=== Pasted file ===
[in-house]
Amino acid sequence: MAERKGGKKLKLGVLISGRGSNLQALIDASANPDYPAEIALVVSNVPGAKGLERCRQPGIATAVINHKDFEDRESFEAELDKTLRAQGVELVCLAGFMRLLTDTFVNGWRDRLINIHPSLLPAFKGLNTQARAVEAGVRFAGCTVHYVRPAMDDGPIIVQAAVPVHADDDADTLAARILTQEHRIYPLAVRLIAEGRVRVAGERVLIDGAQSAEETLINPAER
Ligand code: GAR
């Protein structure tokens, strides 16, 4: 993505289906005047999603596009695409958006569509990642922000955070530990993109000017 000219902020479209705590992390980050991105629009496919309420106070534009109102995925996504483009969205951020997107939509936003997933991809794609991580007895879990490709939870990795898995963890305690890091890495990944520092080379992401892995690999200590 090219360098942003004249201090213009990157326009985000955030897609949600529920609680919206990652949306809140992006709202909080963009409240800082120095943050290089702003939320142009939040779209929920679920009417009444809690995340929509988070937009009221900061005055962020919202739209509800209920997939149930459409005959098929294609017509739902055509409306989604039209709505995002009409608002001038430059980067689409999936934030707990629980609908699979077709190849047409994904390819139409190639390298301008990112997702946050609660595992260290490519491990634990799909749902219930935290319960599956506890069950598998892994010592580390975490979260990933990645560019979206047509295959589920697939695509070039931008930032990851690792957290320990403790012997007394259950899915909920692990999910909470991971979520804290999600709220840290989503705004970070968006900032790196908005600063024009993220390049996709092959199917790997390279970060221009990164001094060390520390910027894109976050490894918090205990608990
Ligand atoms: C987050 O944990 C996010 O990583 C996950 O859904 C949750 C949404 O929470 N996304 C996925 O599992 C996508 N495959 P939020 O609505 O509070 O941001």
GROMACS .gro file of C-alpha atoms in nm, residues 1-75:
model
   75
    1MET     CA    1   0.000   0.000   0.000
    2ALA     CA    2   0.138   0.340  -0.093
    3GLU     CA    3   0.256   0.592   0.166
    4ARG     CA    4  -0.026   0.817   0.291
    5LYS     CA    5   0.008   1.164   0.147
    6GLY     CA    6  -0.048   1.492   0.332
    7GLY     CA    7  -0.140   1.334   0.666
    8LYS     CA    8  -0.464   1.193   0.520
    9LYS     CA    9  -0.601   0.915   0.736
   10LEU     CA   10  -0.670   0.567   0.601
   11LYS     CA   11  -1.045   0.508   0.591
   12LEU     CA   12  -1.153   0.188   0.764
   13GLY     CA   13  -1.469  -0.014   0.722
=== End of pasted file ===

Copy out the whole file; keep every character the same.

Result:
[in-house]
Amino acid sequence: MAERKGGKKLKLGVLISGRGSNLQALIDASANPDYPAEIALVVSNVPGAKGLERCRQPGIATAVINHKDFEDRESFEAELDKTLRAQGVELVCLAGFMRLLTDTFVNGWRDRLINIHPSLLPAFKGLNTQARAVEAGVRFAGCTVHYVRPAMDDGPIIVQAAVPVHADDDADTLAARILTQEHRIYPLAVRLIAEGRVRVAGERVLIDGAQSAEETLINPAER
Ligand code: GAR
């Protein structure tokens, strides 16, 4: 993505289906005047999603596009695409958006569509990642922000955070530990993109000017 000219902020479209705590992390980050991105629009496919309420106070534009109102995925996504483009969205951020997107939509936003997933991809794609991580007895879990490709939870990795898995963890305690890091890495990944520092080379992401892995690999200590 090219360098942003004249201090213009990157326009985000955030897609949600529920609680919206990652949306809140992006709202909080963009409240800082120095943050290089702003939320142009939040779209929920679920009417009444809690995340929509988070937009009221900061005055962020919202739209509800209920997939149930459409005959098929294609017509739902055509409306989604039209709505995002009409608002001038430059980067689409999936934030707990629980609908699979077709190849047409994904390819139409190639390298301008990112997702946050609660595992260290490519491990634990799909749902219930935290319960599956506890069950598998892994010592580390975490979260990933990645560019979206047509295959589920697939695509070039931008930032990851690792957290320990403790012997007394259950899915909920692990999910909470991971979520804290999600709220840290989503705004970070968006900032790196908005600063024009993220390049996709092959199917790997390279970060221009990164001094060390520390910027894109976050490894918090205990608990
Ligand atoms: C987050 O944990 C996010 O990583 C996950 O859904 C949750 C949404 O929470 N996304 C996925 O599992 C996508 N495959 P939020 O609505 O509070 O941001």
GROMACS .gro file of C-alpha atoms in nm, residues 1-75:
model
   75
    1MET     CA    1   0.000   0.000   0.000
    2ALA     CA    2   0.138   0.340  -0.093
    3GLU     CA    3   0.256   0.592   0.166
    4ARG     CA    4  -0.026   0.817   0.291
    5LYS     CA    5   0.008   1.164   0.147
    6GLY     CA    6  -0.048   1.492   0.332
    7GLY     CA    7  -0.140   1.334   0.666
    8LYS     CA    8  -0.464   1.193   0.520
    9LYS     CA    9  -0.601   0.915   0.736
   10LEU     CA   10  -0.670   0.567   0.601
   11LYS     CA   11  -1.045   0.508   0.591
   12LEU     CA   12  -1.153   0.188   0.764
   13GLY     CA   13  -1.469  -0.014   0.722